Many Christians who embrace Reformed Theology have a serious problem with the Holy Spirit. At least, I know that I, as a Christian firmly committed to Reformed Theology, have had a serious problem with the Holy Spirit for much of my life. We Reformed Christians love the Father, and we are crazy about the Son, but, to be honest, the Holy Spirit makes us feel a little uncomfortable.
To be precise, we are a bit suspicious of the Holy Spirit, in large part because we imagine that he is the rogue agent of the Trinity. Since we (rightly) magnify the eternal covenant of redemption forged between the Father and the Son in order to accomplish the salvation of God’s people, we naturally begin to distrust the Holy Spirit because we do not see how he is in any way related to this work of the Father and the Son.
For a variety of reasons, God has begun to challenge and transform my view of the Holy Spirit, especially by introducing me to the theology of the Holy Spirit within historic Reformed Theology. (B. B. Warfield, for example, described John Calvin as the “Theologian of the Holy Spirit.”) Reformed theologians have never viewed the Holy Spirit as a loose cannon, always doing something exciting, irrational, and emotional, but as the Person of the Trinity who applies to us everything that the Father sent his Son Jesus Christ to accomplish.
This is the fundamental division in the two parts of John Murray’s famous book, Redemption Accomplished and Applied–the work of Christ in accomplishing redemption, and the work of the Holy Spirit in applying the redemption that Christ accomplished.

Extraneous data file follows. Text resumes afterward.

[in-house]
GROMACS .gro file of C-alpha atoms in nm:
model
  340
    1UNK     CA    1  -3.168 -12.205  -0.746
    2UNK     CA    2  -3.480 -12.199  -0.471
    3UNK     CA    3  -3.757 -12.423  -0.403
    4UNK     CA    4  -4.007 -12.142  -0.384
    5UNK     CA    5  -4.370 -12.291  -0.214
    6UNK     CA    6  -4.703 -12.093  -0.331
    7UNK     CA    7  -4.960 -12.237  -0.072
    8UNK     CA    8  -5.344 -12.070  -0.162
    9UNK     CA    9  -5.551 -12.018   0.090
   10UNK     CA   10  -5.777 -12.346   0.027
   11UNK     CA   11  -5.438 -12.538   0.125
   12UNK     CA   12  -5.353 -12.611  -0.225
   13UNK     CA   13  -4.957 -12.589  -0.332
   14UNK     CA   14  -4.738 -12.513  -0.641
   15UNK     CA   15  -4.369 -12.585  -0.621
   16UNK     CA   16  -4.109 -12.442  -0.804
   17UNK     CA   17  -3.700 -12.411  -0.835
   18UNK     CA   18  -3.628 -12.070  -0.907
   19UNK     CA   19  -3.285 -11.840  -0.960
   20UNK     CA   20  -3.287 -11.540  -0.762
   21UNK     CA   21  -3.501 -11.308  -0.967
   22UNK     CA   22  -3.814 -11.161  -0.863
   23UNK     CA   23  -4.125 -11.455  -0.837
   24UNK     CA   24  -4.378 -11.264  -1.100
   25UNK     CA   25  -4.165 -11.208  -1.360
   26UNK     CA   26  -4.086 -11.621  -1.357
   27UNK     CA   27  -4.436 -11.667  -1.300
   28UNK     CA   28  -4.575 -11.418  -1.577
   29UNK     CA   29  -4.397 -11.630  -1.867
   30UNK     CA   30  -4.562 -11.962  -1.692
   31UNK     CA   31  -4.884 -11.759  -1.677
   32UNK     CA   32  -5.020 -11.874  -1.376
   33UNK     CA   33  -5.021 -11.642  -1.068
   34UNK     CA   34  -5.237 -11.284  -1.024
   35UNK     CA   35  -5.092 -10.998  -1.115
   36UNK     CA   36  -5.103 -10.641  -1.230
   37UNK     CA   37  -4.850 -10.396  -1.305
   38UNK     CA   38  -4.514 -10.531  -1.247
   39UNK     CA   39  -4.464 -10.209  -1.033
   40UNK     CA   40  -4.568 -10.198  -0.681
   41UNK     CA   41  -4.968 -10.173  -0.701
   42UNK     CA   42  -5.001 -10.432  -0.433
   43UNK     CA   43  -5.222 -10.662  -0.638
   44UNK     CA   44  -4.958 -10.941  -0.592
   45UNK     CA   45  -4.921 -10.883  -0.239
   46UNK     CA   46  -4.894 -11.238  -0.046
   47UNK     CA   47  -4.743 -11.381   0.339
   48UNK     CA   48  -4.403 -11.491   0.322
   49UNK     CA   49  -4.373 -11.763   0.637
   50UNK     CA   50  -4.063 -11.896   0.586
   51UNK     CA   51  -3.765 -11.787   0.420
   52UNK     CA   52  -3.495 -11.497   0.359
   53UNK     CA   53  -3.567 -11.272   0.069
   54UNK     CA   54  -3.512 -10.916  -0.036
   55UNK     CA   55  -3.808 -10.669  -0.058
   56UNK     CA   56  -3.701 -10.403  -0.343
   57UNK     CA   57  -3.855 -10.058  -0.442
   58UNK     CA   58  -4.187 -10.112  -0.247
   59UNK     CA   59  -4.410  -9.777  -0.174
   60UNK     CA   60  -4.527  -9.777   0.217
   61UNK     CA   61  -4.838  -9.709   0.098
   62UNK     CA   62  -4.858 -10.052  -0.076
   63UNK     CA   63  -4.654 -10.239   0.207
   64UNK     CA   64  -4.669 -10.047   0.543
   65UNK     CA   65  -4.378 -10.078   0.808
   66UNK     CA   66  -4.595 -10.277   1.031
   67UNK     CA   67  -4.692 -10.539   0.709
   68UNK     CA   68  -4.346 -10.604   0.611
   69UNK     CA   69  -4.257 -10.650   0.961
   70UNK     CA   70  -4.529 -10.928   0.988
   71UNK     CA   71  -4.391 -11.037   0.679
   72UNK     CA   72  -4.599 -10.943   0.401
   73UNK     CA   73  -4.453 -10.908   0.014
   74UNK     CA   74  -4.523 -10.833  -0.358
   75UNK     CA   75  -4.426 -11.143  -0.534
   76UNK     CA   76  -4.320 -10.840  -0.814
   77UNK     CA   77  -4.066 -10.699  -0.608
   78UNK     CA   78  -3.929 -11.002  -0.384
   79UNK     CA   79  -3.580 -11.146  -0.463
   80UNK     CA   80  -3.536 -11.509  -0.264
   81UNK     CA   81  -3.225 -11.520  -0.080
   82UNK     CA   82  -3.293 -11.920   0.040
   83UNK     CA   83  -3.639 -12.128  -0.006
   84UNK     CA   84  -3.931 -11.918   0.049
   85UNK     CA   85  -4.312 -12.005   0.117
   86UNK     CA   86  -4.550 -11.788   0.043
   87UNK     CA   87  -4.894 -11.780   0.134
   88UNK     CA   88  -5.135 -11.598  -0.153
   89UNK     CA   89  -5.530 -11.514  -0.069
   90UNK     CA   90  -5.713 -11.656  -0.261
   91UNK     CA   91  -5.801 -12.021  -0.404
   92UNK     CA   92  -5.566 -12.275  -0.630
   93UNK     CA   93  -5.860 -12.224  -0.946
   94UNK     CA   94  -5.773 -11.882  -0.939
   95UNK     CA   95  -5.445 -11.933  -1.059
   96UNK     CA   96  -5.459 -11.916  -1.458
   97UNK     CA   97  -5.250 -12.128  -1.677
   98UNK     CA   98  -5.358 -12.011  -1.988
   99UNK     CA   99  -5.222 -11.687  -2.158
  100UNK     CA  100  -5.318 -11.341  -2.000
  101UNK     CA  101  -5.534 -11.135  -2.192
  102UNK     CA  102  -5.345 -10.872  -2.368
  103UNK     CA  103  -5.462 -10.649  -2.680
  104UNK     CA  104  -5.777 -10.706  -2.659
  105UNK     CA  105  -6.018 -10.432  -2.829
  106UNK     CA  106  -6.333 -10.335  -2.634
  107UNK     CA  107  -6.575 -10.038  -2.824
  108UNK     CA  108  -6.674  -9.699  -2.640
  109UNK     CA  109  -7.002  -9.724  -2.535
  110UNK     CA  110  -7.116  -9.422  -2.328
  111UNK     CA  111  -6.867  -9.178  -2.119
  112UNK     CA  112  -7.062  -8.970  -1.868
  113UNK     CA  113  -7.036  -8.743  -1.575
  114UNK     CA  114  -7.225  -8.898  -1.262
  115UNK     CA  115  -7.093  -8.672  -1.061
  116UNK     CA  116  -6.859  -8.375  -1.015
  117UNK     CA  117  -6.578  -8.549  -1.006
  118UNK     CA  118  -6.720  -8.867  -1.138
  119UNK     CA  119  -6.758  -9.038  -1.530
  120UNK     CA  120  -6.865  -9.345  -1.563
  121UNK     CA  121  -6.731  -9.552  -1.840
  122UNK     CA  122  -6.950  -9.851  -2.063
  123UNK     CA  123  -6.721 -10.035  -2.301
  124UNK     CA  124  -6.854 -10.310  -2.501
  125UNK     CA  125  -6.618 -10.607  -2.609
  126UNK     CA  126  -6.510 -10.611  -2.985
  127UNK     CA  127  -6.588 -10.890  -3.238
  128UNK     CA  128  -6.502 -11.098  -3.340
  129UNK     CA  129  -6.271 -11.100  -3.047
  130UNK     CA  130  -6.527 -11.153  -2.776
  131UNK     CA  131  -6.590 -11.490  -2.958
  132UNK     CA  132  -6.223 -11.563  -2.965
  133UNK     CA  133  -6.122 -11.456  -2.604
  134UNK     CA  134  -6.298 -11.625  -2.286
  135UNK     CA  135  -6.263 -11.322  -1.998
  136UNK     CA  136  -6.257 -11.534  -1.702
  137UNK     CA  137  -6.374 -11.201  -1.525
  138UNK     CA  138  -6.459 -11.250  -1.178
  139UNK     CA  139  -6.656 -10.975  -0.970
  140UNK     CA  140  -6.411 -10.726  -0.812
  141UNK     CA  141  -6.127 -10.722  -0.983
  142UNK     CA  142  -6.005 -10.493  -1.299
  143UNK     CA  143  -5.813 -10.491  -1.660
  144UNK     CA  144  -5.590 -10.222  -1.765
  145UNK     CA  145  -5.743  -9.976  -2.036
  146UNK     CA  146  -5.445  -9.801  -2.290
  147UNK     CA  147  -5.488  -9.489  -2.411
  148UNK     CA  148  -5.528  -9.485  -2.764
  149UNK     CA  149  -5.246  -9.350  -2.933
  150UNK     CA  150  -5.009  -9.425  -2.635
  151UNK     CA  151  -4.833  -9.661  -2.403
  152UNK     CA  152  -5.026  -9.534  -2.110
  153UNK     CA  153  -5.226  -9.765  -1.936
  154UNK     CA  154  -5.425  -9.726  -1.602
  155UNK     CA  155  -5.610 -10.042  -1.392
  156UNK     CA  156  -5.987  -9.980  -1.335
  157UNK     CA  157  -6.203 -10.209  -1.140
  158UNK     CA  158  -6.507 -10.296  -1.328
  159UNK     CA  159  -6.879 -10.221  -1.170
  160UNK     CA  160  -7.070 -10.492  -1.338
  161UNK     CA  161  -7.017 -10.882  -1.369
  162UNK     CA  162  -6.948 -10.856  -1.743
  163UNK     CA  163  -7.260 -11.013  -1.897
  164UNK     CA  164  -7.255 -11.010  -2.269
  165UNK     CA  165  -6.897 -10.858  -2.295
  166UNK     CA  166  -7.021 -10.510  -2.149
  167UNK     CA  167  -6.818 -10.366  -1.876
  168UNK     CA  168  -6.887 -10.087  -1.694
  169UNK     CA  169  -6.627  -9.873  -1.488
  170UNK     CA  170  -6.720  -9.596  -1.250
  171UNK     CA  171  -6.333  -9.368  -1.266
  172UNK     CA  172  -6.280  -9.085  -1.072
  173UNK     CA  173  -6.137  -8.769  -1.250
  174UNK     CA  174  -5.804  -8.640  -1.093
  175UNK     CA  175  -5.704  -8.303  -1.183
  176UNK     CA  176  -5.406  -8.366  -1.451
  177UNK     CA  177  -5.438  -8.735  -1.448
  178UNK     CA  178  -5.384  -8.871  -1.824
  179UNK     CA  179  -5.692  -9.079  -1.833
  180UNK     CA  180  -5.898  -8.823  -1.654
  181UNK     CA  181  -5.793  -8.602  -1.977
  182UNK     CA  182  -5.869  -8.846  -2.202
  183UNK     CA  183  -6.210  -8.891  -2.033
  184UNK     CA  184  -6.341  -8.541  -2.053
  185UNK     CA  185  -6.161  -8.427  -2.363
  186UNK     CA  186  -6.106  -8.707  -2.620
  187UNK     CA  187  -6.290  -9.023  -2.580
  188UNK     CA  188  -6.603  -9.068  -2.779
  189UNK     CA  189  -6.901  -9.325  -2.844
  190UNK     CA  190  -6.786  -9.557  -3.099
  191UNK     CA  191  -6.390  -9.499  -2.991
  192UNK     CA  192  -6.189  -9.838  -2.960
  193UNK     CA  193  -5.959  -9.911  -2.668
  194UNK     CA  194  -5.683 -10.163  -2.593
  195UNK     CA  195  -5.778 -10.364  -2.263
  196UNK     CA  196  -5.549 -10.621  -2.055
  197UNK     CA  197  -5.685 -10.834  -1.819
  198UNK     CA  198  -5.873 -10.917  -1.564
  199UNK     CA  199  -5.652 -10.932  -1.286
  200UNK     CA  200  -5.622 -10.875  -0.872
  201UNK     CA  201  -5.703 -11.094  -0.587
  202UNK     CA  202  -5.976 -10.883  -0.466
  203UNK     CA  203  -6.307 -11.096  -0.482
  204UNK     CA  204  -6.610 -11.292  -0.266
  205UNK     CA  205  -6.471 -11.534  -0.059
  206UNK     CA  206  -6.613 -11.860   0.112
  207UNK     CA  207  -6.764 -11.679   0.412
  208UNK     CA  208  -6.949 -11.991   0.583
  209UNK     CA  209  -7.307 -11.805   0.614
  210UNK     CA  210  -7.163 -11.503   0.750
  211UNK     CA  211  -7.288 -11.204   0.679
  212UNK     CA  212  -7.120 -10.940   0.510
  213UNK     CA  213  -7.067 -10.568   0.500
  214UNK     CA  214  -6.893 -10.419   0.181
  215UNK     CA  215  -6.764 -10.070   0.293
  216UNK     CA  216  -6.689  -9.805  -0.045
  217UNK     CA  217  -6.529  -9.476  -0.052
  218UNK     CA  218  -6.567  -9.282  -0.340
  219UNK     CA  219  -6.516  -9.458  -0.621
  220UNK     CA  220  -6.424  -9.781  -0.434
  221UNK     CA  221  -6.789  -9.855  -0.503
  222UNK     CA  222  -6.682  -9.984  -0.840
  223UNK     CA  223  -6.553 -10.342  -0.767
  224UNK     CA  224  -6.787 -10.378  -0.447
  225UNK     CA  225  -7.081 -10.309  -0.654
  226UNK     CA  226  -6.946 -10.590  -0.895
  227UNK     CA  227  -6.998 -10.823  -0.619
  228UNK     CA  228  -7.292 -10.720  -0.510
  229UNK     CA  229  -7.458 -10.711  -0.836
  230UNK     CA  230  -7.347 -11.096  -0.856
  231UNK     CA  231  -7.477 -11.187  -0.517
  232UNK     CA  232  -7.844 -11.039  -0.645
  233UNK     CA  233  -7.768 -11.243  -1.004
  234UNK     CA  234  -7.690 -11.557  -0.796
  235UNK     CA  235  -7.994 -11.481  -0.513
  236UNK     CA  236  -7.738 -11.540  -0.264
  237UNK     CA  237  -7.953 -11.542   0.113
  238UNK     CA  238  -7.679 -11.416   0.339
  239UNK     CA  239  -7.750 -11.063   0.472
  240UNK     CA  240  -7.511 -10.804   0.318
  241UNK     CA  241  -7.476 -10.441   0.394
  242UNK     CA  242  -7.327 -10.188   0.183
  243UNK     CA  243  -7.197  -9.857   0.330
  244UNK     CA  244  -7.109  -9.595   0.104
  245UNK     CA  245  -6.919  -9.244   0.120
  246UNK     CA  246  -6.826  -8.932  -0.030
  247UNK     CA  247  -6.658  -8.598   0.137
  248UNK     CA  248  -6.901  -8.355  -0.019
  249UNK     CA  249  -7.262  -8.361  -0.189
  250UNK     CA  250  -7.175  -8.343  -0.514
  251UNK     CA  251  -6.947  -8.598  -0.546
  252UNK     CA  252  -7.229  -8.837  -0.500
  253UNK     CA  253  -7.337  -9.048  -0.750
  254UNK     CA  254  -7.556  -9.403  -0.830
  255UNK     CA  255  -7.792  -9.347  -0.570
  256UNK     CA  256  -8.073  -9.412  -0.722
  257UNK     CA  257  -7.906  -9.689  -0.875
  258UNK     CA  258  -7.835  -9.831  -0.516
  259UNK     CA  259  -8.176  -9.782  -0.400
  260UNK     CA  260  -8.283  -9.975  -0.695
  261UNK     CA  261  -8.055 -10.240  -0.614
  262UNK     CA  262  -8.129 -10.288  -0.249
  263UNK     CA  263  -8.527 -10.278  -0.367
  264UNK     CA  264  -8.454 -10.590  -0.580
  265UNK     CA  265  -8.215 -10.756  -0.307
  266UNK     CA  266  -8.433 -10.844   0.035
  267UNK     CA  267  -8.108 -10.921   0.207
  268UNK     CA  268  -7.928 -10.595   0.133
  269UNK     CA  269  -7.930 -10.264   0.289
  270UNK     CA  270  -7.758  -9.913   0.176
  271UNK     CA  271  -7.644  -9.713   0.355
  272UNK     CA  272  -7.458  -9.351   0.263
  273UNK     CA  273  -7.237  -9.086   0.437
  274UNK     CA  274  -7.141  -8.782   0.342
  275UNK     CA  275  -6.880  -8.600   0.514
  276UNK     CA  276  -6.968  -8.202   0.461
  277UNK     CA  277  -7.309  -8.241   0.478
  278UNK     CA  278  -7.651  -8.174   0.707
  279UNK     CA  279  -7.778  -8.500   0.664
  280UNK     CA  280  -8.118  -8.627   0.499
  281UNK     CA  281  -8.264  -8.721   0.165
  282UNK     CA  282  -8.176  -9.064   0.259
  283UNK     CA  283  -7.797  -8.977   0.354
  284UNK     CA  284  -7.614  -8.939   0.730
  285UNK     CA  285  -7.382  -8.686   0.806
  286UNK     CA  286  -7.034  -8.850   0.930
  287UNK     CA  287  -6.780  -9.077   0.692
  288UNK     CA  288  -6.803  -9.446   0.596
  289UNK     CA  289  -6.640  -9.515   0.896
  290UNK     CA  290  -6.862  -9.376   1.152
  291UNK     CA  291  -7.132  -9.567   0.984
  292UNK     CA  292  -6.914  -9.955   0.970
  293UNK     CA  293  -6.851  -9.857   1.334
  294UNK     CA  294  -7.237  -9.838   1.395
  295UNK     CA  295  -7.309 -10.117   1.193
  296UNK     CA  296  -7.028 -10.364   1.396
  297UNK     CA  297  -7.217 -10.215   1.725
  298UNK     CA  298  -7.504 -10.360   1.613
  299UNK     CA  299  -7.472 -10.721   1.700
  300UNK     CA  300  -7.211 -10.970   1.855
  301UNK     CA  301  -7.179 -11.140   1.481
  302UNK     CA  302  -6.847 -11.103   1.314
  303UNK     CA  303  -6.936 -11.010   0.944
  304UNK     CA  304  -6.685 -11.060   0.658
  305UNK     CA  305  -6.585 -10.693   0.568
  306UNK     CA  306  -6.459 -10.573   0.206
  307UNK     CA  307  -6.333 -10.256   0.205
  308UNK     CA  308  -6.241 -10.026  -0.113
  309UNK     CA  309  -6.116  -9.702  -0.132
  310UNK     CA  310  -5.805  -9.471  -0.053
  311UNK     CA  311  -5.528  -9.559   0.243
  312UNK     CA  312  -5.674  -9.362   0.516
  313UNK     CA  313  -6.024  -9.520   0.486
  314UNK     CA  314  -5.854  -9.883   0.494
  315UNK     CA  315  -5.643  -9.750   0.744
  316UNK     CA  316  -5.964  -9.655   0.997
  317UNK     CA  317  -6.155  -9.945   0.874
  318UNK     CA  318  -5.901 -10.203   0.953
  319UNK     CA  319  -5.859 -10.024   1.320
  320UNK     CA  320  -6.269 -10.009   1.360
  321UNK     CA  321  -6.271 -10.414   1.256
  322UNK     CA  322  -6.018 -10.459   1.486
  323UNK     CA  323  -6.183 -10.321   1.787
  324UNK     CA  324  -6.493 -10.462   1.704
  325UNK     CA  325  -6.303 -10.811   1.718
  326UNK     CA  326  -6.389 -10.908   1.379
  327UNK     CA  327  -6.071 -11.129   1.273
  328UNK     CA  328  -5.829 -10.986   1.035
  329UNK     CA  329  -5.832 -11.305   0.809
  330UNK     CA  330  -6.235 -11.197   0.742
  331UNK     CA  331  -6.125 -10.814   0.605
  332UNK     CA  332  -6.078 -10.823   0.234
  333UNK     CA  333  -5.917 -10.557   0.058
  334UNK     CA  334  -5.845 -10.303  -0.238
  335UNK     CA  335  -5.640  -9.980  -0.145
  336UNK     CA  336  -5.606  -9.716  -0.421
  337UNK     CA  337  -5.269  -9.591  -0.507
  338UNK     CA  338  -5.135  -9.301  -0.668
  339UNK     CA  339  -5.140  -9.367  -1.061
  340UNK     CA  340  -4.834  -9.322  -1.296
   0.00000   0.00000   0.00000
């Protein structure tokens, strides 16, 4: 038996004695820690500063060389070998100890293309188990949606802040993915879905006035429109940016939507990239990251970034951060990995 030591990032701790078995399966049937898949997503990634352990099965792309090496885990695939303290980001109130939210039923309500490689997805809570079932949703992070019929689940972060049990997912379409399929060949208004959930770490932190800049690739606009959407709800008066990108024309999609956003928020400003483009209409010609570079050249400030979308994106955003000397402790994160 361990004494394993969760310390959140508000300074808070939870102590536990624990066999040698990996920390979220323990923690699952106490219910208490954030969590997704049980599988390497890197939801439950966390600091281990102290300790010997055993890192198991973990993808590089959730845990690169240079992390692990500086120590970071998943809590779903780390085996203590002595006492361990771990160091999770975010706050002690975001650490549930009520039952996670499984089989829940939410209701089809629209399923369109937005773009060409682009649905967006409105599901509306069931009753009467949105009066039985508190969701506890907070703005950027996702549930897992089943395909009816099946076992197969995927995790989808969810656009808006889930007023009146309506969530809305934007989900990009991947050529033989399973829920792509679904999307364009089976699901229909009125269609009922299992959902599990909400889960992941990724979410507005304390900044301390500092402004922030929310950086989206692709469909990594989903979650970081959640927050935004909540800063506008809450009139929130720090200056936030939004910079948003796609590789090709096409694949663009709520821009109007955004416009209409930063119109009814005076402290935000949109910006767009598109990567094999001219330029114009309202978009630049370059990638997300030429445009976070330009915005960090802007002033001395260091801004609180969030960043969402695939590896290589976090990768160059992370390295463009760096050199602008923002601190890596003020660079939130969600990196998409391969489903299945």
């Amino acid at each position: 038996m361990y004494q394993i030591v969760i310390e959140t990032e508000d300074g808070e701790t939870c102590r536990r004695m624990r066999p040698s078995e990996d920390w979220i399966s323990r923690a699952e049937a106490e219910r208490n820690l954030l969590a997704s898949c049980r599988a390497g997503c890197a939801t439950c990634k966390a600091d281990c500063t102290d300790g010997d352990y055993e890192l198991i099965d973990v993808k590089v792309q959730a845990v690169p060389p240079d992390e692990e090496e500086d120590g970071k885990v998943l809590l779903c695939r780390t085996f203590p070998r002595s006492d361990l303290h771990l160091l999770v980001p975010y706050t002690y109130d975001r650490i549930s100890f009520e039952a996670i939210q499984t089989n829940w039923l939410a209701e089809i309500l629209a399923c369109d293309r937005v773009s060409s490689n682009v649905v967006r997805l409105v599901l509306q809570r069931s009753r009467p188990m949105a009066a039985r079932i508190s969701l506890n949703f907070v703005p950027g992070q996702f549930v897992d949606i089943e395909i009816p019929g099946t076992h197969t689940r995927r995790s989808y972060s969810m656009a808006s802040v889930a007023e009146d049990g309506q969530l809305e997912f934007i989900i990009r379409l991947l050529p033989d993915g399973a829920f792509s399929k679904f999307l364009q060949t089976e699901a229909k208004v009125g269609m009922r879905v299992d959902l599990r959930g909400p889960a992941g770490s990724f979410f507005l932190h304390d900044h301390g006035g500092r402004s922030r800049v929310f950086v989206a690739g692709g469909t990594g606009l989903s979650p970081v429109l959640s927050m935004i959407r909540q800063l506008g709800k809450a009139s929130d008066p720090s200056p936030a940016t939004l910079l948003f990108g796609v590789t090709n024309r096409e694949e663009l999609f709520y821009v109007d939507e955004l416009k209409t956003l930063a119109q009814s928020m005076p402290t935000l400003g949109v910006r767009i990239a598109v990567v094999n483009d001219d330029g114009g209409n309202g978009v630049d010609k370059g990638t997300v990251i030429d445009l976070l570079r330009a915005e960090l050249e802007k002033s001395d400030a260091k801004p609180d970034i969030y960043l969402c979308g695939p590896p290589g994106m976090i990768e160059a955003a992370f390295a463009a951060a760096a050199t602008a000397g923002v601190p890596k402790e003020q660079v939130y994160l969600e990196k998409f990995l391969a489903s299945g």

Moreover, Puritan John Owen states the issue bluntly:
There never was, nor is, nor ever will be the least particle of holiness in the world, but what flowing from Jesus Christ, is communicated by the Spirit, according to the truth and promise of the gospel. (The Holy Spirit: His Gifts and Power, 248.)
Better than the analogy of the Holy Spirit as rogue agent, we might think of the Holy Spirit as the Treasurer of the Trinity. On this analogy, we recognize that the Father has sent his Son to purchase an infinite treasury of grace for his people–a treasury purchased by the Son’s own blood. Only the Holy Spirit, however, is authorized to sign the checks for withdrawals from that treasury. We do not experience “the least particle of holiness” or of grace or of glory, except that which is communicated to us by the Holy Spirit himself.
I hope to write more about this in the coming weeks and months, especially as I have been in the middle of a sermon series on the Holy Spirit at First Evangelical Covenant Church in Lincoln, NE.